ATHENS (Reuters) - A Greek far-right politician who slapped a left-wing politician in the face and threw water at another during a live television talk show sued his victims for defamation on Monday.
Ilias Kasidiaris, spokesman of the far-right Golden Dawn party, said he would also sue private TV station Antenna for wrongful detention after he was locked in a room in the studio following the attack until he broke down the door and escaped.
Kasidiaris shocked viewers last week with the attack on Rena Dourou, a deputy in the radical leftist SYRIZA party and Liana Kanelli, a veteran communist deputy, during a heated debate ahead of national elections on June 17.
The 31 year-old former army commando went into hiding after the assault but issued a statement at the weekend blaming the two middle-aged women for deliberately provoking him into the attack.
“I have come to the prosecutor today to file a lawsuit against Mrs Kanelli and Mrs Dourou for unprovoked defamation, and against TV station Antenna for my illegal detention,” Kasidiaris, dressed in a white shirt and dark sunglasses, told reporters outside the court.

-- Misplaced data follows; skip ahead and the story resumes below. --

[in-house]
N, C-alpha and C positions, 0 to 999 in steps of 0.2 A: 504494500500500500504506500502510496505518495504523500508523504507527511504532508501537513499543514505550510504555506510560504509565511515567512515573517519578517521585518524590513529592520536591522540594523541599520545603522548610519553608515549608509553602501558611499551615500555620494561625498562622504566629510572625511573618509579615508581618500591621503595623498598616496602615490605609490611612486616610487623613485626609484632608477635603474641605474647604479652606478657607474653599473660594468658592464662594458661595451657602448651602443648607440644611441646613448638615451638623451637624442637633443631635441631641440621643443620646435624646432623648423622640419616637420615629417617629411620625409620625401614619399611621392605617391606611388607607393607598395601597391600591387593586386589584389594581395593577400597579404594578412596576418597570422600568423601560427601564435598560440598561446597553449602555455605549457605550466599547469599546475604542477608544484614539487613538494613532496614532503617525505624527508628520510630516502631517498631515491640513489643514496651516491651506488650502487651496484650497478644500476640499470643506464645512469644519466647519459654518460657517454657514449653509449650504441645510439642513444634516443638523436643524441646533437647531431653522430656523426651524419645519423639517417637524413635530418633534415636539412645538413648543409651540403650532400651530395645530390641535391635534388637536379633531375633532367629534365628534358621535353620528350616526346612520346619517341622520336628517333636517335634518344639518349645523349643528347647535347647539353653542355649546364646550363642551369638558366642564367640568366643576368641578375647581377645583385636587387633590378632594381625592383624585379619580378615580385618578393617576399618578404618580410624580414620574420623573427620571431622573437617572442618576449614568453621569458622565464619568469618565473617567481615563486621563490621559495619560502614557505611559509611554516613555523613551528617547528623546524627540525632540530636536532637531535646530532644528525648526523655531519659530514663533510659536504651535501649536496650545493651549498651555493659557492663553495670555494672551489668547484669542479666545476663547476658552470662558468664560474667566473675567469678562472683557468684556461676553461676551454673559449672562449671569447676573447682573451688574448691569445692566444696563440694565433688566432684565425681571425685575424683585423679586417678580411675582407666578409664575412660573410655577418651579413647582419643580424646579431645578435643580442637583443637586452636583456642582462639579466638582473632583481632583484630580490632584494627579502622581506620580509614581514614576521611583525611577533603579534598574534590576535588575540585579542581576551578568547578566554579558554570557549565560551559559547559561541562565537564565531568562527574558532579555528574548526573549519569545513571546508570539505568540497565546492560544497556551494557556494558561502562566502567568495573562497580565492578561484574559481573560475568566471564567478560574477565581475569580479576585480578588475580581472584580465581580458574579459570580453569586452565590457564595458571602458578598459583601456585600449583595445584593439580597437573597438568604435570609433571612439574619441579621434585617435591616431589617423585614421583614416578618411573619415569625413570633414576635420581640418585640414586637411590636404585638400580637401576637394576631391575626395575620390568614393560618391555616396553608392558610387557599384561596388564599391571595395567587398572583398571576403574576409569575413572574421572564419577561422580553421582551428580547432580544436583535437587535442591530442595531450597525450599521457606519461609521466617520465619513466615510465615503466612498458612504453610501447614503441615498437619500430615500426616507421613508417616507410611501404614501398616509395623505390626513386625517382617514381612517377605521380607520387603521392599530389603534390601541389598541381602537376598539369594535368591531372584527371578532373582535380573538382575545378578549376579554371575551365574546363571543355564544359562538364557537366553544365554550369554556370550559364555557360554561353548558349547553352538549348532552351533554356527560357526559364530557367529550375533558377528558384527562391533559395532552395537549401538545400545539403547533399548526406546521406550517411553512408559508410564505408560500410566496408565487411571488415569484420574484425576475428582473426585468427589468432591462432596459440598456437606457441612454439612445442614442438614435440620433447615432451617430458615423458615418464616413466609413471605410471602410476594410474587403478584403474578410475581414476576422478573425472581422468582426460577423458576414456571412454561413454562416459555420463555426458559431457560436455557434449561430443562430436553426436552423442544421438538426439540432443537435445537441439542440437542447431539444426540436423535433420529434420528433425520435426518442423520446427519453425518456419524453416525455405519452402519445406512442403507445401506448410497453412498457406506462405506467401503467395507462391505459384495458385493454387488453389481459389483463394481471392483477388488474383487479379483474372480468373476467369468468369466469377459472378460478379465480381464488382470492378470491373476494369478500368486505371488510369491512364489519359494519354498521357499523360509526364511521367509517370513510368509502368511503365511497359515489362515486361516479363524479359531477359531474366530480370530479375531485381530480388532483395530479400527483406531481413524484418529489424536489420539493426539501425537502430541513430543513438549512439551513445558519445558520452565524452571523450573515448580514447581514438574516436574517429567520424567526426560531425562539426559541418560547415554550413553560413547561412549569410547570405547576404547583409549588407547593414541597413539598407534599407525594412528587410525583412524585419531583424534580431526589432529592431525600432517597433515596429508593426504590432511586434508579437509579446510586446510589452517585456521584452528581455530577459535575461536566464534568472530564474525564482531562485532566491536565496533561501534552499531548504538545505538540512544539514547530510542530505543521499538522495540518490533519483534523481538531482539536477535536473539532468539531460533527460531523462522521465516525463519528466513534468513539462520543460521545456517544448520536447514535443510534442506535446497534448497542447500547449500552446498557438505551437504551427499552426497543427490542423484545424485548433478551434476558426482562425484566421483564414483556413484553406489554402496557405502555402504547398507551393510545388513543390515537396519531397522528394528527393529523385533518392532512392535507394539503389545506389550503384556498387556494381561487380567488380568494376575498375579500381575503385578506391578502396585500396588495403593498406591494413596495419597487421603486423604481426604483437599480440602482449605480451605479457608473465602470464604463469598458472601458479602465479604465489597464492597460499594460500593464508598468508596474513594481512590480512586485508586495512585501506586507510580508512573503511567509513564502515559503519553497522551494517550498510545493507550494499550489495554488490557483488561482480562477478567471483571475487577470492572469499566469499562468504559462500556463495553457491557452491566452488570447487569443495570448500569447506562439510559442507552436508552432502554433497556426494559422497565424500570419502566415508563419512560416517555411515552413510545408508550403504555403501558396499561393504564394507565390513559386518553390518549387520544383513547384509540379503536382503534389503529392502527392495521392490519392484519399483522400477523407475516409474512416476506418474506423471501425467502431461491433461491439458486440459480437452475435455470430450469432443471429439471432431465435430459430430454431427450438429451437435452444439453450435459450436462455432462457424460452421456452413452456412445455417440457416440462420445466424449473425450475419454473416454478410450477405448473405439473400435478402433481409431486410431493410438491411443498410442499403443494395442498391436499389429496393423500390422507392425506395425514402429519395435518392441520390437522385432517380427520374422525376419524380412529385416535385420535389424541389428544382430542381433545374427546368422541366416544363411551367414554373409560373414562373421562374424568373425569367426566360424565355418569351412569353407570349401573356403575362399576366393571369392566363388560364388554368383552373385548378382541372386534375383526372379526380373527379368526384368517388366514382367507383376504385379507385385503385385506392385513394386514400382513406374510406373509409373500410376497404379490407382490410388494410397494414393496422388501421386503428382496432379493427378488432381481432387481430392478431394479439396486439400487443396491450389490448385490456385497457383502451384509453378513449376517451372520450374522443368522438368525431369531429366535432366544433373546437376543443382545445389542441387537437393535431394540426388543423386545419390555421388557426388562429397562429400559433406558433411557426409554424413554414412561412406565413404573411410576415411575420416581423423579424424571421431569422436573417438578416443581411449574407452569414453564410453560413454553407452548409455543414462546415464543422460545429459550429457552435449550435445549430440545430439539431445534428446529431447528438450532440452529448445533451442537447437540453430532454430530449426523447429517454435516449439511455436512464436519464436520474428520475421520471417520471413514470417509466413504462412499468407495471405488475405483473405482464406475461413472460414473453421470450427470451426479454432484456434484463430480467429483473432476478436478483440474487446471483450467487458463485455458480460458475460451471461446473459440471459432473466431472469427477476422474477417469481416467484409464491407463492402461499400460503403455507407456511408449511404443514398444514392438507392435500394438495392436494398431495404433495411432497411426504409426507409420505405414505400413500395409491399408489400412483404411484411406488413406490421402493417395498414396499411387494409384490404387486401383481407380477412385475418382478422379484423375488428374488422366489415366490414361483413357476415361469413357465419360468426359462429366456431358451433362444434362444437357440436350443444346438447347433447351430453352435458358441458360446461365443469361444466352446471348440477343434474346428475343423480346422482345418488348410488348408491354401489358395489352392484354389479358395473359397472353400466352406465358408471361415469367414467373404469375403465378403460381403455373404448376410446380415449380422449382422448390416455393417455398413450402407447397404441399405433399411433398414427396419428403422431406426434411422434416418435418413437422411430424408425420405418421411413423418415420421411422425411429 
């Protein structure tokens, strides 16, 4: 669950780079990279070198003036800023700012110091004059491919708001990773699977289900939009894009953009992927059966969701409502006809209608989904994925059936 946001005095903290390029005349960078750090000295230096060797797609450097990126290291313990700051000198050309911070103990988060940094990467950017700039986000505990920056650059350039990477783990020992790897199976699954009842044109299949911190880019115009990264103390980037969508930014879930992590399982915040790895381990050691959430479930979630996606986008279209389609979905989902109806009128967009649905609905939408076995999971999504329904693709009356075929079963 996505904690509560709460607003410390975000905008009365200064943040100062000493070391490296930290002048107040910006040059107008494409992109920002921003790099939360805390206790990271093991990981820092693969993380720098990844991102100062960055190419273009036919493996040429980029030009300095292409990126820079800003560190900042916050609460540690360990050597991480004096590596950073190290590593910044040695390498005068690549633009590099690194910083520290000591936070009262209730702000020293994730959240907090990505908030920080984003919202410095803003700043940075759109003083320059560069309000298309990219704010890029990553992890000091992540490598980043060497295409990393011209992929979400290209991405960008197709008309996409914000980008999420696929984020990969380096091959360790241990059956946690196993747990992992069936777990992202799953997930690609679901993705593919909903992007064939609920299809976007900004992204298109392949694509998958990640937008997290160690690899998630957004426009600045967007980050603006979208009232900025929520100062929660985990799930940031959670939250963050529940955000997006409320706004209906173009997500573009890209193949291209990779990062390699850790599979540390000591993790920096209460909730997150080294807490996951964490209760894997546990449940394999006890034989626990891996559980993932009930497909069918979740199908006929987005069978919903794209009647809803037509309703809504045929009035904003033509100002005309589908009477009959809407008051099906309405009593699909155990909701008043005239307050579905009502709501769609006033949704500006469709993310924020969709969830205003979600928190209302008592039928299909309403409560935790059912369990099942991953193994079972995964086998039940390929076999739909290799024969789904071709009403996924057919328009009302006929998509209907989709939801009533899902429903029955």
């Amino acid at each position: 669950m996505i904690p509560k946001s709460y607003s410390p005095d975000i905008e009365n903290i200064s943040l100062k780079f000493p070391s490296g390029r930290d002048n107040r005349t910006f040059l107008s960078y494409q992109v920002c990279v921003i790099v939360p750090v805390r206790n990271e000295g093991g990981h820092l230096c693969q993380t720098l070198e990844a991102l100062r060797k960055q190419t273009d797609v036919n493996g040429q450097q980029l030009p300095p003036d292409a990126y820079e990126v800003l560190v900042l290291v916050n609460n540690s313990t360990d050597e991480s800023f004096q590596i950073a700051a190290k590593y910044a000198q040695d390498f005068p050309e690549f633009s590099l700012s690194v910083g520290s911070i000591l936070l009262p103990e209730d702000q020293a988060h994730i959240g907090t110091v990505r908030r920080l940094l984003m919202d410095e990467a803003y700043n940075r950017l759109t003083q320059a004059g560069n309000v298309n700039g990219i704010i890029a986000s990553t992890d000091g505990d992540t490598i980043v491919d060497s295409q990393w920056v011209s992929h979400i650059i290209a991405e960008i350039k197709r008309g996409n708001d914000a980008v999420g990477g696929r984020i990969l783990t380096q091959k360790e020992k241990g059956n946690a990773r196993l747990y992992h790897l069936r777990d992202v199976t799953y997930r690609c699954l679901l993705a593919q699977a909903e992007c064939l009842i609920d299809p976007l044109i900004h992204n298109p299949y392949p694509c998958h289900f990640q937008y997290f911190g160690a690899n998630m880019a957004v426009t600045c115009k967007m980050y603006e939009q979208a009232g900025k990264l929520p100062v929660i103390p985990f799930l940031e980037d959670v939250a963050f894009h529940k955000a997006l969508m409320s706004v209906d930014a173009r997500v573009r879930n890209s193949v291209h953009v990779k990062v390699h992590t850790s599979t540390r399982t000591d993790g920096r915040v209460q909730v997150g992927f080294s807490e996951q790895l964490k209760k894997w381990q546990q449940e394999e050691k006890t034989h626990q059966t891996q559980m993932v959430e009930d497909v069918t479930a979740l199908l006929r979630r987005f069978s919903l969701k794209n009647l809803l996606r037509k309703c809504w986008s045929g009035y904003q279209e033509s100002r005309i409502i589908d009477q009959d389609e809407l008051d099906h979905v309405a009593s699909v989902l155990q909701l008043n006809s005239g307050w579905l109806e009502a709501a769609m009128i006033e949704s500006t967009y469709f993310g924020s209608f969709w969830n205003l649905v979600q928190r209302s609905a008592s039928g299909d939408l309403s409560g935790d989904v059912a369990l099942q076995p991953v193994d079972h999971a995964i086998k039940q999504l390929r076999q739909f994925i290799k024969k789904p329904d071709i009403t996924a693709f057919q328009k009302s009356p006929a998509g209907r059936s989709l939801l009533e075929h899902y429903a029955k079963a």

Golden Dawn denies being a neo-Nazi party but its image has been severely dented by continuously replayed footage of the incident as well as a variety of other pictures showing party members splashed with fake blood, making Nazi-style salutes or grinning next to an oven at the Nazi death camp Auschwitz.
Speaking at the opening of the party’s offices in an Athens suburb on Sunday, Kasidiaris said he had been set up and was acting in self-defence after Kanelli threw a newspaper at him.
“I never expected that I would be hit in the face on live TV,” he said. “I did what millions of Greeks would have done - when you get hit in the face you have to defend yourself.”
Kasidiaris was already due to stand trial on Monday on separate charges - which he denies - of helping assailants attack an assistant university professor in 2007 but that trial was postponed to September.
Golden Dawn, which uses an ancient Greek symbol resembling the swastika as its logo, won 7 percent in the inconclusive May 6 election, promising to rid Greece of illegal immigrants and seal its borders with landmines.
Reporting by Karolina Tagaris; Editing by Myra MacDonald